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The HAARP research campaign will create an artificial glow in the sky of Alaska on November 11

Added Wed, 08/11/2023
Дата публикации
Wed, 08/11/2023

Residents of Alaska and visitors to the state will have a unique opportunity to observe an artificial glow in the sky created as part of the high-frequency active auroral Research (HAARP) program.

This exciting research campaign, which will begin on November 11, will be conducted by a group of scientists from prestigious institutions such as the University of Alaska at Fairbanks, Cornell University, the University of Colorado at Denver, the University of Florida and the Georgia Institute of Technology. The experiments will focus on the ionosphere, a region of the atmosphere located at an altitude of 30 to 350 miles above the Earth's surface.

One of the main objectives of this research campaign is to study the ionospheric mechanisms that cause optical emission. Scientists are particularly interested in studying how some plasma waves can amplify other very low-frequency waves. In addition, they will study how satellites can use plasma waves in the ionosphere to detect and prevent collisions.

The HAARP ionosphere research instrument, consisting of a phased array of 180 high-frequency antennas located on an area of 33 acres, will play a crucial role in creating artificial air glow. By exciting electrons in the Earth's ionosphere using high-frequency radio transmissions, similar to how solar energy creates natural auroras, HAARP can generate pulses of air glow. The installation is capable of radiating 3.6 megawatts of power into the upper atmosphere and ionosphere.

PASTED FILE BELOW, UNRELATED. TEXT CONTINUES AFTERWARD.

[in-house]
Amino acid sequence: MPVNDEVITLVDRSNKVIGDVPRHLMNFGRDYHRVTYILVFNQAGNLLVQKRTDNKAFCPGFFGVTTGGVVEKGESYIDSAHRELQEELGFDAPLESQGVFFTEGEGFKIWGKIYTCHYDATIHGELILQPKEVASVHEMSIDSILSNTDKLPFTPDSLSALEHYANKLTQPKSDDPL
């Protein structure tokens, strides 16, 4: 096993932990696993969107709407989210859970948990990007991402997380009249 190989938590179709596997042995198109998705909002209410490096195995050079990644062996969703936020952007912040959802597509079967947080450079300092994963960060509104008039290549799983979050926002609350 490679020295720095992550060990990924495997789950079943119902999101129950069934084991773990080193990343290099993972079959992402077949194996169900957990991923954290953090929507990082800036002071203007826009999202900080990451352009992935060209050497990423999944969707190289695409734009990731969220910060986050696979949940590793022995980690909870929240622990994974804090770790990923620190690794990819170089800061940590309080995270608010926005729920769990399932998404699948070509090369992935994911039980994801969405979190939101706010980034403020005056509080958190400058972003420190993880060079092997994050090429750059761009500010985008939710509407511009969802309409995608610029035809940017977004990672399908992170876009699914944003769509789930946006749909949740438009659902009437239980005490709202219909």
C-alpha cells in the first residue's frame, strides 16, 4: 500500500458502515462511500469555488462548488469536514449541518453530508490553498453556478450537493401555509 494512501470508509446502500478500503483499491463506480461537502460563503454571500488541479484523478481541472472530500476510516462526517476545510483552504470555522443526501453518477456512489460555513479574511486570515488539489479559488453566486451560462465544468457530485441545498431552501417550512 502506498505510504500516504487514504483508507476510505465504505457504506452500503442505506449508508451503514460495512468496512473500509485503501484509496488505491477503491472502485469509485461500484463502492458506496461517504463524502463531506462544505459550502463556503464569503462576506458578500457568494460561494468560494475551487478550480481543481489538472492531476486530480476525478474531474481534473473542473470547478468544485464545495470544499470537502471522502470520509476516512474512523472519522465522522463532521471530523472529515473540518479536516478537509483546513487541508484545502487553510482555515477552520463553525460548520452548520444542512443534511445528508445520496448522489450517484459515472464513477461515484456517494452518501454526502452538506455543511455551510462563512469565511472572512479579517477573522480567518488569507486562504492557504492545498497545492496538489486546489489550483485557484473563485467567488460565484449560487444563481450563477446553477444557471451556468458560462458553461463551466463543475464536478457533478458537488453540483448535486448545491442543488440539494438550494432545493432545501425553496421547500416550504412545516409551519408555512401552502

The aerial glow created by HAARP will be visible up to 300 miles away from the installation in Gacon (Alaska). It may look like a faint red or green spot on the sky, and due to the peculiarities of the human eye, it is better visible when viewed from the side. The angle of visibility for observers will depend on the distance to HAARP.

In order to observe the glow, it is necessary to be at a certain distance from HAARP, as evidenced by the approximate elevation angle, depending on the distance provided by the installation. The signal transmission frequencies used by HAARP will vary from 2.8 to 10 megahertz, and the actual days and time of signal transmission will depend on real-time ionospheric and/or geomagnetic conditions.

The US National Science Foundation recently awarded a grant of $9.3 million to the UAF Geophysical Institute. to create a Subauroral Geophysical Observatory at HAARP. The purpose of this observatory is to study the upper atmosphere of the Earth and the geocosmic environment. The grant made it possible to support various research campaigns, including an upcoming experiment to study the glow of the air. In addition, thanks to a grant from HAARP, a Summer School on polar Aeronomy and Radio Engineering was held, in which more than 50 researchers took part in August.

HAARP, originally developed and owned by the Air Force, handed over its research instruments to the UAF in 2015. In accordance with the agreement with the Air Force, the UAF now manages the facility and continues to expand the boundaries of ionospheric research.

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